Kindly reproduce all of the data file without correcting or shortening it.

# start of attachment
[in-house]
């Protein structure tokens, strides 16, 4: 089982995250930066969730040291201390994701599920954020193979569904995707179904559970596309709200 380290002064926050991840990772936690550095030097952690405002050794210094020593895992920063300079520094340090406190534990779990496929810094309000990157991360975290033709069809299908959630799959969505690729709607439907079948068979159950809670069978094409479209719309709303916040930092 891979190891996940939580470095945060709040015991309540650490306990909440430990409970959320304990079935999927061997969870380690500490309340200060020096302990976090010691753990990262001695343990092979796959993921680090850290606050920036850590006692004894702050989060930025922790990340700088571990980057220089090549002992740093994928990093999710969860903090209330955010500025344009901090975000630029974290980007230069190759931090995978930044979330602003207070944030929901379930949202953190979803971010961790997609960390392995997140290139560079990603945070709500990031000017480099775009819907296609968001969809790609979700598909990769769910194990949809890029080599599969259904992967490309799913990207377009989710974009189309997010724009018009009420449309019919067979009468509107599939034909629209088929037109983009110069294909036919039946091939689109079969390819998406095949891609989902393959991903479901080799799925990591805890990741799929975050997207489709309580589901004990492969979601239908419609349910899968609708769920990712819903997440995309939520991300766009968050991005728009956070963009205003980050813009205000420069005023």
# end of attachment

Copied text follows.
[in-house]
């Protein structure tokens, strides 16, 4: 089982995250930066969730040291201390994701599920954020193979569904995707179904559970596309709200 380290002064926050991840990772936690550095030097952690405002050794210094020593895992920063300079520094340090406190534990779990496929810094309000990157991360975290033709069809299908959630799959969505690729709607439907079948068979159950809670069978094409479209719309709303916040930092 891979190891996940939580470095945060709040015991309540650490306990909440430990409970959320304990079935999927061997969870380690500490309340200060020096302990976090010691753990990262001695343990092979796959993921680090850290606050920036850590006692004894702050989060930025922790990340700088571990980057220089090549002992740093994928990093999710969860903090209330955010500025344009901090975000630029974290980007230069190759931090995978930044979330602003207070944030929901379930949202953190979803971010961790997609960390392995997140290139560079990603945070709500990031000017480099775009819907296609968001969809790609979700598909990769769910194990949809890029080599599969259904992967490309799913990207377009989710974009189309997010724009018009009420449309019919067979009468509107599939034909629209088929037109983009110069294909036919039946091939689109079969390819998406095949891609989902393959991903479901080799799925990591805890990741799929975050997207489709309580589901004990492969979601239908419609349910899968609708769920990712819903997440995309939520991300766009968050991005728009956070963009205003980050813009205000420069005023």